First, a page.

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Bruce Conner, the greatest artist you don't know, uses our Peter Byrne for image-honing purposes. We use Conner to get you to pick up the paper.

Wednesday, Sep 13 2000

Page 4 of 4

"The museums and dealers want to be in control of the artist, not vice versa," says Conner's agent, Paula Z. Kirkeby.

While Conner praises the particular art dealers and curators who collaborate with him, he has unkind words for art administrators in general. He says, "They treat the artists as idiot savants who cannot understand what they are doing."

Conner, though no idiot, might be a savant. He is perfectly capable of analyzing his own work.

"A long time ago," he says, "I started thinking about social structures. They always have a center and a perimeter. This relationship is continuously repeated.

"Children in all cultures go through similar stages in creating an image or a symbol. The first thing they do is smear. They make an indefinite, but big, smear. If they have a tool, like a stick, or a pencil, they make a lot of marks. Then they decide to control it. They make a dot. This is the first sign of organization. Then they move the dot and make a line.

"But they can't get away from the dot. It's the essence, the center, repeated over and over again.

"I study fundamentally repetitive structures that happen over time. I am interested in how messages are conveyed by people; how they are organized; how they screen through the chaos."

Conner is -- for Conner -- the dot at the center of the beautiful, terrible world he ceaselessly organizes.

On the day of our last visit he told me a final story.

"I went back to the de Young yesterday. The sign for "2000 BC' is still up at the end of the hallway. One of those temporary walls with a paragraph about me being a shadowy figure is still there; but all the artwork is gone, and where it was nailed to the gray walls there are little white patches. Everywhere is dust and debris.

"And there is an empty frame on a floor stand. A vertical bar and a rectangular frame which used to hold a sign that said, "No cameras allowed in this area.' The sign is gone, and the frame is empty. It's like the whole show is still there, but it's the empty frame. It's like another exhibition.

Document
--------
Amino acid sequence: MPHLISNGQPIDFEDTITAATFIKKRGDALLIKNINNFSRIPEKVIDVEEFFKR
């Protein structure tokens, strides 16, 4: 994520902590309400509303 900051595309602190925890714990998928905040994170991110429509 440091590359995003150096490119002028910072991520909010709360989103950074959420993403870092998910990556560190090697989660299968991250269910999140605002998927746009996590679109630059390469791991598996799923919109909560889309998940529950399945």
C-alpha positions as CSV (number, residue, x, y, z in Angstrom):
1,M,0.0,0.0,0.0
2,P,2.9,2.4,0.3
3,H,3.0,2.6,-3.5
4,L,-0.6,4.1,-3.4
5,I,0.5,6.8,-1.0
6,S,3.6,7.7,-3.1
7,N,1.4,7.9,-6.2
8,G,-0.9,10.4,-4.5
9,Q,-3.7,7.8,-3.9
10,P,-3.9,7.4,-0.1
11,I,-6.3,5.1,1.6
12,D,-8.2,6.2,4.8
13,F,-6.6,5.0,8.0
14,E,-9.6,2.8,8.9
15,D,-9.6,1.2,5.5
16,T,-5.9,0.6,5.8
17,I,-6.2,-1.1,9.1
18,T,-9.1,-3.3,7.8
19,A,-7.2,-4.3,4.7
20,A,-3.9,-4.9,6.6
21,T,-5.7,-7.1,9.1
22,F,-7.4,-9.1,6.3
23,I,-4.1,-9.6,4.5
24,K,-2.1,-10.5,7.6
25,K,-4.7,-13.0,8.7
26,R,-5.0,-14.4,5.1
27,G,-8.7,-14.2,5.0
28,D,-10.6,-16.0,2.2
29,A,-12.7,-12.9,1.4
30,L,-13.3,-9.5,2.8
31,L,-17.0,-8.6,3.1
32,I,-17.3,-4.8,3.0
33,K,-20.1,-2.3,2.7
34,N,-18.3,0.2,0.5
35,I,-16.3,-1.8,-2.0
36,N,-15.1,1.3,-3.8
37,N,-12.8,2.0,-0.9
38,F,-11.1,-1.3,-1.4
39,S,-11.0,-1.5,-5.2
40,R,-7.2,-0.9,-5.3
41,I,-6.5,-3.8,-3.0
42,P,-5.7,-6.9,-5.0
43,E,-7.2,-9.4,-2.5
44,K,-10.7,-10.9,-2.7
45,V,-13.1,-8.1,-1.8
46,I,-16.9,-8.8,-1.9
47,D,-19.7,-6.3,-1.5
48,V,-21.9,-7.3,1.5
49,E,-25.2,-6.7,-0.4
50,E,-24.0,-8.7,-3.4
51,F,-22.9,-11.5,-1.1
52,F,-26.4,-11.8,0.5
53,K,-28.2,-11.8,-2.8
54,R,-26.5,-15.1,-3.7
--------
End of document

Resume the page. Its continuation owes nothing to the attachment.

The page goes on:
"I told Jean maybe I would come back and spend a morning there in that room and if somebody came in I could tell them stories. There is all that space, and it's all lit up, and it's all the empty frame and the empty hall and the empty space ... all that's left is the story."

Although he has not made a lot of money, Bruce Conner has made a great success of his career as an outsider. Since 1960, he has had nearly 100 solo exhibits. His works have appeared in dozens of group shows in museums and galleries around the world (SFMOMA owns 20 Conner works). And in "2000 BC," for the first time selections of his work in multiple mediums were gathered into a single space, where the perceived realities of the Conner mind were open to public view.

Conner is transfixed by archetypes -- the patterns and models underlying things -- and obsessed with the nature of structure itself, the rules of symmetry and repetition, the possibility of tapping secret codes, the connectedness of everything.

"At age 16, Bruce had the most highly developed sense of beauty I have ever seen," Michael McClure remembers. "His teenage work was sought after by his friends. Later he made CHILD. It was intensely, socially conscious; it was critical awareness fused with terrible beauty."

It is this terrible beauty that distinguishes Conner from millionaire pop artists such as Warhol, Jeff Koons, or Keith Haring. Even as Warhol was gently enshrining soup cans and celebrities, Conner was scandalizing the public with representations of sad, forlorn, murdered figures, that appear to be, it must be said, archetypal representations of Conner himself.

Who, to this day, lives in fear (or is it anticipation?) of incineration.

"There used to be much more fear about the bomb," he told me during one of our interviews at his extremely orderly Glen Park home. "Now it's a part of daily life. Atomic weapons can be made by a couple of fairly intelligent people. Anyone could dump a bomb in the bay and -- POOF! -- it'll look like hell everywhere, and no one will know who did it. Say the Chinese do it and blame it on the Iraqis -- soon everybody will be killing everybody, and the people who started it all, and thought they were going to survive, will find the skin falling off their bodies.

"It's inevitable."

About The Author

Peter Byrne


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